There are 29 hazards that can be identified by the system, including excess cold, fire hazards and falls on the stairs. It is based on the principle that any residential premises should provide a safe and healthy environment for any potential occupier or visitor.

The system applies to all dwellings including:

  • Owner occupied
  • Privately rented
  • Housing association

Councils have a duty to keep the housing conditions in privately owned property under review, together with a duty to inspect a property to determine if any health and safety hazards exist.

Hazards are rated according to how likely they are to cause harm and how serious the outcome could be. All properties have hazards like stairs and electricity that need to be controlled to minimise the risk to health and safety to a reasonable degree.

Hazard categories

A hazard is assessed according to its likely impact on the most vulnerable group like young children or elderly people. This gives it a score that indicates the effect it could have on these people. There are two hazard categories:

Category 1

A hazard will be rated as ‘category 1’ if the score is 1000. Category 1 hazards pose the most risk. For example, homes with a low energy performance (F or G rated homes) with inadequate heating or insulation. Where we find category 1 hazards, the council has a duty to take enforcement action to ensure the hazard is reduced.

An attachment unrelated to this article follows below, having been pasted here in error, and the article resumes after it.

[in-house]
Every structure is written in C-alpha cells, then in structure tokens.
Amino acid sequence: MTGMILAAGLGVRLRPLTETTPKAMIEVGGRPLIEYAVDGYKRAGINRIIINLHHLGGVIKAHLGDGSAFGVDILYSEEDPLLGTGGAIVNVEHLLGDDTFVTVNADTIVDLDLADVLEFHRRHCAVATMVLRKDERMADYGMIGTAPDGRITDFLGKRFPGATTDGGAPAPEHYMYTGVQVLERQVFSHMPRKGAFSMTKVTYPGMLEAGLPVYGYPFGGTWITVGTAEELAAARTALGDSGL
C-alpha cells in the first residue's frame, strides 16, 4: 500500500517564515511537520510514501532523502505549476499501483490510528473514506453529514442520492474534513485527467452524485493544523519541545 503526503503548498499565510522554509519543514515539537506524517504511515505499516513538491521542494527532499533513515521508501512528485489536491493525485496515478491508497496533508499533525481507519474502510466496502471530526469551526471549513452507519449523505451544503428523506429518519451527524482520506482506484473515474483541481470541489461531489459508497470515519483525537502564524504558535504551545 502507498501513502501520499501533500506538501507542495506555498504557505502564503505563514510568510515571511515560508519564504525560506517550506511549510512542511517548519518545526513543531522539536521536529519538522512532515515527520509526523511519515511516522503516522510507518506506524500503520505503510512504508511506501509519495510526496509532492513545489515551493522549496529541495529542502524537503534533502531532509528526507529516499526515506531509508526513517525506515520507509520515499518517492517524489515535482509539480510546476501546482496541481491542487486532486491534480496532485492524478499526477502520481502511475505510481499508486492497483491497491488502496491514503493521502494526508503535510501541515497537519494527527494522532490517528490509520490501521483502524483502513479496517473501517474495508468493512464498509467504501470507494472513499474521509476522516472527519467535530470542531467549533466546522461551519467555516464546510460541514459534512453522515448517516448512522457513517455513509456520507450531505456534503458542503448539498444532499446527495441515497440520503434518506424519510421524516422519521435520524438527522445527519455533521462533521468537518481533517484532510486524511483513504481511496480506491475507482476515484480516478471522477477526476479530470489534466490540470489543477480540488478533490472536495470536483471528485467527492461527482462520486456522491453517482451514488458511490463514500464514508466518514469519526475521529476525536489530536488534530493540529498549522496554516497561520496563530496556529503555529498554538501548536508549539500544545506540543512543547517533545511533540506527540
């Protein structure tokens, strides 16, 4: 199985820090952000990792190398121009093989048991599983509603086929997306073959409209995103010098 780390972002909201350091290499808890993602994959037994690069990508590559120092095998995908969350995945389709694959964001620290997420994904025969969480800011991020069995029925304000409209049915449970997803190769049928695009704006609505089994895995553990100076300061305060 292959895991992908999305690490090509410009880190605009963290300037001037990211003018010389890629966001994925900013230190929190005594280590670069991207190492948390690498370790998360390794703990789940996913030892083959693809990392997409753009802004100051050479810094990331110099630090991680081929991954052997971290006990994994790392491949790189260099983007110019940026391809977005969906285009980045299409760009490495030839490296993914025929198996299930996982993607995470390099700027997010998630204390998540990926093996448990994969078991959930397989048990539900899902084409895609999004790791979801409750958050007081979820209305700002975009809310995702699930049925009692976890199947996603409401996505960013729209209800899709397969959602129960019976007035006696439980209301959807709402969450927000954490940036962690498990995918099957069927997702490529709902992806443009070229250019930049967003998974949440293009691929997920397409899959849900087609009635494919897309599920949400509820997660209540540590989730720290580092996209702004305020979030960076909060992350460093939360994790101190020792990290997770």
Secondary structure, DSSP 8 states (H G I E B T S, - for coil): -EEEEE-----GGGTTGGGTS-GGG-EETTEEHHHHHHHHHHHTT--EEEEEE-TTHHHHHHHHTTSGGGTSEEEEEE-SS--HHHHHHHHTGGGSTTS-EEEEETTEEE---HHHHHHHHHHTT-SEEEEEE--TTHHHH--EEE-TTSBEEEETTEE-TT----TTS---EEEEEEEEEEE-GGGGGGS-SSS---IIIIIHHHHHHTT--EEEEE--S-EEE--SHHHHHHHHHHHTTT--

Category 2

A hazard will be rated as ‘category 2’ if the score is less than 1000. Although category 2 hazards pose a lower risk, there is sometimes a strong case for controlling them further to make the home environment safer and more healthy.

Save money and time on fuel bills

North Lincolnshire Council’s successful collective switching scheme offers you a chance to find a better deal and keep fuel bills as low as possible. The scheme has been running since August 2013 and has so far saved local households collectively over £100,000 on fuel bills, with average savings of over £250 per household.

Many residents have highlighted the great savings to be made and how simple the switching process is. Collective switching enables households to sign up to a scheme that allows an intermediary to enter an auction with energy companies on their behalf, to secure a discounted energy price.

Working with iChoosr, the UK’s leading provider of collective switching, residents have until Monday 18 May 2020 to register for the latest round online.

The timetable for registering your interest is:

Spring Auction 2020

  • Launch from: Tuesday 31 March 2020
  • Auction: Tuesday 19 May 2020
  • Offers out from: Monday 1 June 2020
  • Closure: Tuesday 30 June 2020 (last date to accept offer)

For further information and to register please visit the Big Community Switch website.